Dana Slee Patient Testimonial
Dana Slee and her husband James live in an idyllic region of North Carolina in the forested area of Raeford. Their story began when they met and fell in love as 14-year-old teenagers, only to be separated by their parents soon after. Life ultimately took them in separate directions, but never losing hope, they found each other again 37 years later and married. While on the road to happily-ever-after, however, Dana was diagnosed with advanced ovarian cancer. Having already been separated once before, they were determined to overcome the disease to make sure they had more time to make memories together.
In 2018 at the age of 65, Dana began noticing a nagging pain in her side, and over the next two years she saw various specialists to try to determine the cause. Finally, her physician noticed a small mass and ordered a biopsy. When the pathology results came back, Dana was stunned to learn she had late-stage, low-grade serous ovarian cancer, as she had previously undergone a radical hysterectomy fifteen years earlier. Unfortunately, cancer cells had likely been left behind and had now spread into her omentum and colon.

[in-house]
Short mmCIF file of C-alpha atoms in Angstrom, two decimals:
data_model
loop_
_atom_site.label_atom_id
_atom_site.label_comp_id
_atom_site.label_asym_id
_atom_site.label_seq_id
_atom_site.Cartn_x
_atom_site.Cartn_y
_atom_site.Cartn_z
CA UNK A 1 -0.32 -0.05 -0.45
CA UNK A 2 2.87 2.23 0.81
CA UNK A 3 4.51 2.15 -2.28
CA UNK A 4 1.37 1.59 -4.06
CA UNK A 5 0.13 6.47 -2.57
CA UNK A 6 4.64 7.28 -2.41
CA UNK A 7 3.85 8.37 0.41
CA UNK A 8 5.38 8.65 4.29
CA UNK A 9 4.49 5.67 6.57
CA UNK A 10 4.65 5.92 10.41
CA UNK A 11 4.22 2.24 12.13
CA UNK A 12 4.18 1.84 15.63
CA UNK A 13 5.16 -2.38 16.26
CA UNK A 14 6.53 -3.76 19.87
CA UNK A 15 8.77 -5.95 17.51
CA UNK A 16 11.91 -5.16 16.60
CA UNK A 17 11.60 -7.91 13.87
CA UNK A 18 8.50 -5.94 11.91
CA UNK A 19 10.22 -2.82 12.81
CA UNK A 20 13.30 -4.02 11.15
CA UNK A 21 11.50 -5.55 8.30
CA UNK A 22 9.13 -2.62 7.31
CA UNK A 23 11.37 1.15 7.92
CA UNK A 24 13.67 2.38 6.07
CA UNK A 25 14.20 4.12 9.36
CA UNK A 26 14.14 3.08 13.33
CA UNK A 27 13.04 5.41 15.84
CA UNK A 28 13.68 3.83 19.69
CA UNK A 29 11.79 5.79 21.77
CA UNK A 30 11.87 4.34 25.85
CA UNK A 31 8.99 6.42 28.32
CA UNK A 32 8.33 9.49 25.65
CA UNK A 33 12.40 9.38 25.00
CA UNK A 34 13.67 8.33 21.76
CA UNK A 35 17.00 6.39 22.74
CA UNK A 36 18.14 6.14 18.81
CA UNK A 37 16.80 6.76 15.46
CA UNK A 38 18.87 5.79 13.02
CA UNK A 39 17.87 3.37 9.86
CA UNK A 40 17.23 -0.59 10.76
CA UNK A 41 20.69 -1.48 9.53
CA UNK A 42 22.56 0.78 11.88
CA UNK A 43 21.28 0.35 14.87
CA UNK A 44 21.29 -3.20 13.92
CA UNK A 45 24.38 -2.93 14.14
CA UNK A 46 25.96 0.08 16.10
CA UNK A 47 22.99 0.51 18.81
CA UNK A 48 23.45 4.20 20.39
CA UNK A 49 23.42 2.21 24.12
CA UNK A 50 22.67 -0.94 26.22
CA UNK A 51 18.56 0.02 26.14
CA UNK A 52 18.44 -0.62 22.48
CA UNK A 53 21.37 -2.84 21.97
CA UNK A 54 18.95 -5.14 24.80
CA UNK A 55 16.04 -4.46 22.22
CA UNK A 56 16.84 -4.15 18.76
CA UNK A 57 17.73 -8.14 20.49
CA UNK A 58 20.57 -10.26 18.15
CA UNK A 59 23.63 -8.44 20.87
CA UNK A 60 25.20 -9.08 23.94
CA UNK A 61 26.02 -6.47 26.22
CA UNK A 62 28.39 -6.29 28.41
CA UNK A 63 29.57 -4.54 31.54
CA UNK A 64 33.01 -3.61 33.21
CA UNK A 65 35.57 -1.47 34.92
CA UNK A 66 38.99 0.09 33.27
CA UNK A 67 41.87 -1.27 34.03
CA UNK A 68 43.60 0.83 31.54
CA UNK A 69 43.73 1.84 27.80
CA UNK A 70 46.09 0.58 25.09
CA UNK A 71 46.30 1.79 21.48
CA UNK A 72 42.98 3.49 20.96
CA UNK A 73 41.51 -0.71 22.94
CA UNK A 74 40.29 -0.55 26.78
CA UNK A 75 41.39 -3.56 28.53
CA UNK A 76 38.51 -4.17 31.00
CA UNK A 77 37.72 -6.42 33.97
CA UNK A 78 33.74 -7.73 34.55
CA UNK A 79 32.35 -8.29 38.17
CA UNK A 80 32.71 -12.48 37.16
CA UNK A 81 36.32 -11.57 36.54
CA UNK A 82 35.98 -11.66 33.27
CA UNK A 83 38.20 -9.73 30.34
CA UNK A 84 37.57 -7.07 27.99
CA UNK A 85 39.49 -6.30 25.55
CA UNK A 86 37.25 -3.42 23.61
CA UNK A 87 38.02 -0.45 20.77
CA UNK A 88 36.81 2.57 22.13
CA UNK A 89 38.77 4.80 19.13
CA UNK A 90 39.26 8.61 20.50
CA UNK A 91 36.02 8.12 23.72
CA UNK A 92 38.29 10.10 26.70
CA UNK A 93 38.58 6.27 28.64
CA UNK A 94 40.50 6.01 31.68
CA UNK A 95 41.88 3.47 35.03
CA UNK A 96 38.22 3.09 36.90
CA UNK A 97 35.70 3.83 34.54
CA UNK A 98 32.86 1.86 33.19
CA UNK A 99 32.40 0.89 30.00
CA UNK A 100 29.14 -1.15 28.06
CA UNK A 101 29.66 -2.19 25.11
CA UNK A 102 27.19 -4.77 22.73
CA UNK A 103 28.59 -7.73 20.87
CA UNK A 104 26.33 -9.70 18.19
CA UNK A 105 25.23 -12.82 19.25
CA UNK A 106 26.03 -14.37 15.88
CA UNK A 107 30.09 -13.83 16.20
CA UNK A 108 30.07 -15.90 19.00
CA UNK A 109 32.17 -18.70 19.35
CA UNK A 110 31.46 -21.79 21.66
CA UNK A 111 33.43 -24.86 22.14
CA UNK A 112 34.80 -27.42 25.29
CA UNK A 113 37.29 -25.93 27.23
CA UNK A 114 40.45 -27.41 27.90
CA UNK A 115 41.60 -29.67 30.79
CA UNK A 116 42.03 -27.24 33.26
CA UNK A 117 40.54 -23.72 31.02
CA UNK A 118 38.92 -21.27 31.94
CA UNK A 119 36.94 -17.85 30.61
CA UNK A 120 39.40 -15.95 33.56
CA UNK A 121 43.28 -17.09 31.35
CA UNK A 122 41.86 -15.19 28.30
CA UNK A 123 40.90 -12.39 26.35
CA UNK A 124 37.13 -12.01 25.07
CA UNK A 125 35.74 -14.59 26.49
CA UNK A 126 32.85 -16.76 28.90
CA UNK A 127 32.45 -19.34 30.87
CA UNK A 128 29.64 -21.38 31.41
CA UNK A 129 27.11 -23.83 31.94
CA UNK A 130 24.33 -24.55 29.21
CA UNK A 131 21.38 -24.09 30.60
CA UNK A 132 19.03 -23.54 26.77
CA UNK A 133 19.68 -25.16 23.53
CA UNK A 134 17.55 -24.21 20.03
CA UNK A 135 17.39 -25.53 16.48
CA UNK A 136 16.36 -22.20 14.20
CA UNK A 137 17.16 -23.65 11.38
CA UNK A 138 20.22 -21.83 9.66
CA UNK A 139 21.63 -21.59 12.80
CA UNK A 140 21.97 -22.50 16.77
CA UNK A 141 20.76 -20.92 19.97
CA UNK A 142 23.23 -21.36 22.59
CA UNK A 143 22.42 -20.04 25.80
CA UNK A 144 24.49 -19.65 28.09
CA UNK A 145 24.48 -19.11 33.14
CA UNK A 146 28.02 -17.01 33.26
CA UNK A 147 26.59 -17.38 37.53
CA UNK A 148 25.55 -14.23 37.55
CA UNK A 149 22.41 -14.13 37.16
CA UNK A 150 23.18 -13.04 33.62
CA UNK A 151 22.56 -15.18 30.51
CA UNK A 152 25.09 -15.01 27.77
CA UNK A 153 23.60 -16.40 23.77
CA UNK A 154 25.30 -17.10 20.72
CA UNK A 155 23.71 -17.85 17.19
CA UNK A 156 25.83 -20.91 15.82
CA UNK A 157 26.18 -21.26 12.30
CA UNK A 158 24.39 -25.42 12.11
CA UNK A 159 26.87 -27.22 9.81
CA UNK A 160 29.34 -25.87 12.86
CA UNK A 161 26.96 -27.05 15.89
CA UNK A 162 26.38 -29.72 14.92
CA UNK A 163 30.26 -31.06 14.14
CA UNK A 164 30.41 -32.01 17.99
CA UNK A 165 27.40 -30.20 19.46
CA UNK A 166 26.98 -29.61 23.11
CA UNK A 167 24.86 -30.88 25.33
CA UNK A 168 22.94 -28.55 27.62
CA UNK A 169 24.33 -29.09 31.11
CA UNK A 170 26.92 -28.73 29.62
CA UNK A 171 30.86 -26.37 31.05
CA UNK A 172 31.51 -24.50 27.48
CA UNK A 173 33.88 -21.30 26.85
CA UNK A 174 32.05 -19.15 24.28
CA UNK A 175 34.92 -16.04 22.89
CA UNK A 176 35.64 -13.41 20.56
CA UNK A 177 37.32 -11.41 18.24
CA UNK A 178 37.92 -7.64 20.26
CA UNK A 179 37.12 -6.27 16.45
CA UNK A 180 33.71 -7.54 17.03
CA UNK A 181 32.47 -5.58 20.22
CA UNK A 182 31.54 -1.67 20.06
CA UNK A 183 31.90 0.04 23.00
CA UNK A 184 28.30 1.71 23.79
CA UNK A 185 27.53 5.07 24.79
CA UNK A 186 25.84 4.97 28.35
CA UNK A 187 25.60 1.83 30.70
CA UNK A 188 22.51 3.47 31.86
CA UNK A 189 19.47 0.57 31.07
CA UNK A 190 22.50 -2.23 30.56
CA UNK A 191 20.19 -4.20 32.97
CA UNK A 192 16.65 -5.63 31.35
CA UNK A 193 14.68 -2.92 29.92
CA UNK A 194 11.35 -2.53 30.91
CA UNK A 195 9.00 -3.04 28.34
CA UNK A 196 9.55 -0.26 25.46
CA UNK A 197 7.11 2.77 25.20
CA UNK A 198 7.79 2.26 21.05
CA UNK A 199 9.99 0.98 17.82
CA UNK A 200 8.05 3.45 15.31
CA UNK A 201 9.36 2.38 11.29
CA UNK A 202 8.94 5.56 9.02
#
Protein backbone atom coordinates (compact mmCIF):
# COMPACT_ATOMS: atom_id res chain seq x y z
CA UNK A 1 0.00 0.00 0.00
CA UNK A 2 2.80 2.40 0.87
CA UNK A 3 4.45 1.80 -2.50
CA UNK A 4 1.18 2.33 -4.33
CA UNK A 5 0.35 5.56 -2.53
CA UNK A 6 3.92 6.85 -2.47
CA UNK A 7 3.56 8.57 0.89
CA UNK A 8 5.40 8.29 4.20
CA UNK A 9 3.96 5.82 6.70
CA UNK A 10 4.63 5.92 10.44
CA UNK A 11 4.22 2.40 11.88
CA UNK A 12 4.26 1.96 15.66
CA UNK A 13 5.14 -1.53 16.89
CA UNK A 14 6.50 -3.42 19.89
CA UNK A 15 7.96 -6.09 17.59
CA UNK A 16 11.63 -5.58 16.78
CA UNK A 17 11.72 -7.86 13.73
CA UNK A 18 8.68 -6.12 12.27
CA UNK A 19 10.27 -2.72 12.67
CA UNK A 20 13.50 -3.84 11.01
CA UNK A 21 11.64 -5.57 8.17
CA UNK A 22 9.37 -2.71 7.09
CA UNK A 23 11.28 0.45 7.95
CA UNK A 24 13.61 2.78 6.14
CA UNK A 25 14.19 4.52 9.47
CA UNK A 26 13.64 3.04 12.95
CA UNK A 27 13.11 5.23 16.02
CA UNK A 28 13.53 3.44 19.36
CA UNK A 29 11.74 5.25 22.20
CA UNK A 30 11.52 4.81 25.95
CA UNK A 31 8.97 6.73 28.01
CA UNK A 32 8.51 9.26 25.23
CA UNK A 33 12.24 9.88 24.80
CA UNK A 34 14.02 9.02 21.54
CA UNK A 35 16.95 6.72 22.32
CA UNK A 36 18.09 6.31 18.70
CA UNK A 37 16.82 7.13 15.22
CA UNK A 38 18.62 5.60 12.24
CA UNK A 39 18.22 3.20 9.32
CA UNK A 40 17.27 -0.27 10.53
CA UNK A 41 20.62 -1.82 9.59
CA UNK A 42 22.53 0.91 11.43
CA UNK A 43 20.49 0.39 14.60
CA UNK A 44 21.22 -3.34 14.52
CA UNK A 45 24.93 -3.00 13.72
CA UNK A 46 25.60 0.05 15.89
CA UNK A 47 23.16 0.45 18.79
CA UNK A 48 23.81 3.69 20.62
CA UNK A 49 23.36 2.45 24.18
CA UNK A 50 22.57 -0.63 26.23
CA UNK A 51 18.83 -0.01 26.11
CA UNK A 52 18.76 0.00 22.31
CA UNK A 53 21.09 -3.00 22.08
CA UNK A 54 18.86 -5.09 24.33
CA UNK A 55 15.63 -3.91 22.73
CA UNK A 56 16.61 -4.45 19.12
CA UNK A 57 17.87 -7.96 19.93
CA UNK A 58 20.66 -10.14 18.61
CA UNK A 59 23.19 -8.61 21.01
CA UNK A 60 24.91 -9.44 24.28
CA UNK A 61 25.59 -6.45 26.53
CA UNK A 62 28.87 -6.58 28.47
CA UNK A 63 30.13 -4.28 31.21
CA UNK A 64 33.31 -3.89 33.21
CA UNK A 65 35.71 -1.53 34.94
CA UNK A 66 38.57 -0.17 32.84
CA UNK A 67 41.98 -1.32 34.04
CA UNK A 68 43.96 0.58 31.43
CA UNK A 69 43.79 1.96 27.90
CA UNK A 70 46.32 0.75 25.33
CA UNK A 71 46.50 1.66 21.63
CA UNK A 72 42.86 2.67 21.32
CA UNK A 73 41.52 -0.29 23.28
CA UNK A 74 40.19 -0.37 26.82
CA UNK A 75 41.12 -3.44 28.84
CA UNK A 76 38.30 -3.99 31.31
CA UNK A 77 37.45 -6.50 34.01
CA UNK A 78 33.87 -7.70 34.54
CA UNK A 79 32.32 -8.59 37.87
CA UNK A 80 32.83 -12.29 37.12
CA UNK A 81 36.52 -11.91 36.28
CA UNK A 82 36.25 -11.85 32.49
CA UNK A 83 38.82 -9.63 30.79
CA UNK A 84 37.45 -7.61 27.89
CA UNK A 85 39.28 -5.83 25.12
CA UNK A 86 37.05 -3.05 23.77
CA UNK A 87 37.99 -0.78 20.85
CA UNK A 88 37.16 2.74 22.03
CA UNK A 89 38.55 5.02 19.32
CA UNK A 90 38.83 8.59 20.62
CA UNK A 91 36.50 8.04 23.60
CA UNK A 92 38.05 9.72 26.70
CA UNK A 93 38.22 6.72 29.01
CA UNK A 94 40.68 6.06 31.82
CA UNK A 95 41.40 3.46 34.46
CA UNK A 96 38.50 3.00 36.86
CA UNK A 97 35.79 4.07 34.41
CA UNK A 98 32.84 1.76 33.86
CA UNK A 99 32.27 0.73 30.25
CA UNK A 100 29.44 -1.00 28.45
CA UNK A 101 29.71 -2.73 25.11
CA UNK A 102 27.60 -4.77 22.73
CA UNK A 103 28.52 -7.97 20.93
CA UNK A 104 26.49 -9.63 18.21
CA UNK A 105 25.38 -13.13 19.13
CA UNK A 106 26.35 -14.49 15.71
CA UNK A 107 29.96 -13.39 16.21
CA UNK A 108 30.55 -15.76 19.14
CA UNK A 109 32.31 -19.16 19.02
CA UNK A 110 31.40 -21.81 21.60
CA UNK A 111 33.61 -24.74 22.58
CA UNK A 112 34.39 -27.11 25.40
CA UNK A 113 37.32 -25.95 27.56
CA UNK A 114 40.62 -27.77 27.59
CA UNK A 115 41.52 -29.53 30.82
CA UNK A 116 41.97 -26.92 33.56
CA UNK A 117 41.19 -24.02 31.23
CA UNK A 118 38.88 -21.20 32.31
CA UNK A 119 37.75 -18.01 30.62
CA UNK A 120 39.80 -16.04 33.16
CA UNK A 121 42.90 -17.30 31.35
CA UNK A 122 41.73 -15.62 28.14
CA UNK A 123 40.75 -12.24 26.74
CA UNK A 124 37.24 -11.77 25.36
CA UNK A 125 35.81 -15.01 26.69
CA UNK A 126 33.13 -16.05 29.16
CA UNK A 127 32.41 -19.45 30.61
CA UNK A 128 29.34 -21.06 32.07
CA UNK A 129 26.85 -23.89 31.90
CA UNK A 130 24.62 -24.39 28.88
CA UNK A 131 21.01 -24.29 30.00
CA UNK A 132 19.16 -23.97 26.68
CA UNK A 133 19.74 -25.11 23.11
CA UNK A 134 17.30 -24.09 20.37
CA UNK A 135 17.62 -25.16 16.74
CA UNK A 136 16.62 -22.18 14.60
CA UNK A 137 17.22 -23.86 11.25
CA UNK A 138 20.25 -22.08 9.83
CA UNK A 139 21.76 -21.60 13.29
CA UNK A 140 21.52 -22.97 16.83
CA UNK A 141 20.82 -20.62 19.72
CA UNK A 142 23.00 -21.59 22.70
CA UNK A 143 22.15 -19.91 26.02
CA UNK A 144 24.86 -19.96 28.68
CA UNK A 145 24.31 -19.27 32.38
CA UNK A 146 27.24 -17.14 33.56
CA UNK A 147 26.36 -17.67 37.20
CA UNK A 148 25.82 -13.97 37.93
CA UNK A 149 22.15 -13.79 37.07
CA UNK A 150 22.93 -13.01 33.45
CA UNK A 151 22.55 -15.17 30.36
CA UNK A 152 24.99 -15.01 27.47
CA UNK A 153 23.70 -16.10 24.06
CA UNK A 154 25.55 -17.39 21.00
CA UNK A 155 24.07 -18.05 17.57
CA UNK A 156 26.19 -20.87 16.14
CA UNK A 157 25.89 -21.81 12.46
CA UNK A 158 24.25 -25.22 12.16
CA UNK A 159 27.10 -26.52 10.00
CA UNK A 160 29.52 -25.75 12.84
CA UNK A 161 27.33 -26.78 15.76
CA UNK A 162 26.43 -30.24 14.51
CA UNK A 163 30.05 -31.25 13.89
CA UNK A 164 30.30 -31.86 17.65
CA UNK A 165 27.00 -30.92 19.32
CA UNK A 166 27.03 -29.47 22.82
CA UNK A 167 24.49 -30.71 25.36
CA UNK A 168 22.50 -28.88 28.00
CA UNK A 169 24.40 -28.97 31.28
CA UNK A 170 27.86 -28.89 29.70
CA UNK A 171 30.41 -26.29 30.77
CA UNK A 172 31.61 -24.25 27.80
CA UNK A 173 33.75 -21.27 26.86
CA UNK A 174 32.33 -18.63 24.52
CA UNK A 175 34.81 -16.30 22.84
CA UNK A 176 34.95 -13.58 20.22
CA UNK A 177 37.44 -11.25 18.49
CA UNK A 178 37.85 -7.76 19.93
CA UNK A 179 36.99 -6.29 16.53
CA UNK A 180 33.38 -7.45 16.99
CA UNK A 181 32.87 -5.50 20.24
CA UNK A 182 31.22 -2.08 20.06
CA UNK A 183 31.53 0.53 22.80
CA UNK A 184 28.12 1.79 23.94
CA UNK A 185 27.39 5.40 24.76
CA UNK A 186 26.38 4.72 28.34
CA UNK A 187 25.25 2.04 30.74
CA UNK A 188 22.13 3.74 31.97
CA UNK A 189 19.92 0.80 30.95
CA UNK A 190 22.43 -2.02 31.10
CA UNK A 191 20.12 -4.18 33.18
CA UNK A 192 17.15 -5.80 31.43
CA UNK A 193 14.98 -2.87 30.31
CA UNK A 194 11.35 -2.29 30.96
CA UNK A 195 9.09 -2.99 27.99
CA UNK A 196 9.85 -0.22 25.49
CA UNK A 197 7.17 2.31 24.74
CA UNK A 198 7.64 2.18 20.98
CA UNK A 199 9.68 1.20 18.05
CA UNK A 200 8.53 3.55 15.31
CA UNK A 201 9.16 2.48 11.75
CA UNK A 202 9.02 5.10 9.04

Dana was devastated and confused. After consulting with her physician, she underwent an eight-hour surgery and had 27 pounds of cancer removed from her body. Exhausted and weak, Dana spent over a week in the hospital, enduring two different blood transfusions, and all she could think was, “Did they get all the cancer this time?”
Meanwhile, her oncologist sent a biopsy retrieved from the surgery to Caris for molecular profiling. “My doctor said he requests molecular profiling for all his patients with this type of cancer,” remembers Dana. “He said this test can tell you exactly what kind of cancer you have at the moment – and how to treat it.”
Once the Caris profiling results came back, she and her doctor were able to review her specific treatment options based on the report’s findings. Amazingly, it was determined the best course of treatment was not traditional chemotherapy, as Dana’s cancer was in fact hormone-driven. Her oncologist recommended that she start and remain on letrozole, a type of hormone therapy drug.
After sharing the news with her family, Dana’s stepson Joshua, an epidemiologist with a Ph.D. in microbiology and immunology, wanted to review the Caris results more closely. “The biggest thing that sticks out to me on the molecular profiling report that Caris provides is the depth and magnitude in which they do it,” he said. “The report gave us hope that this wouldn’t be the death sentence that we thought it was.”
Today, Dana remains cancer free and has become an advocate for molecular profiling. She believes that anyone with cancer should have a molecular profile report done. “Why take the chance to not have all of the information needed to deal with your future?” she says. “Thanks to the test from Caris, I have a future now.”
Joshua B. Slee, Ph.D.
Associate Professor of Biology at DeSales University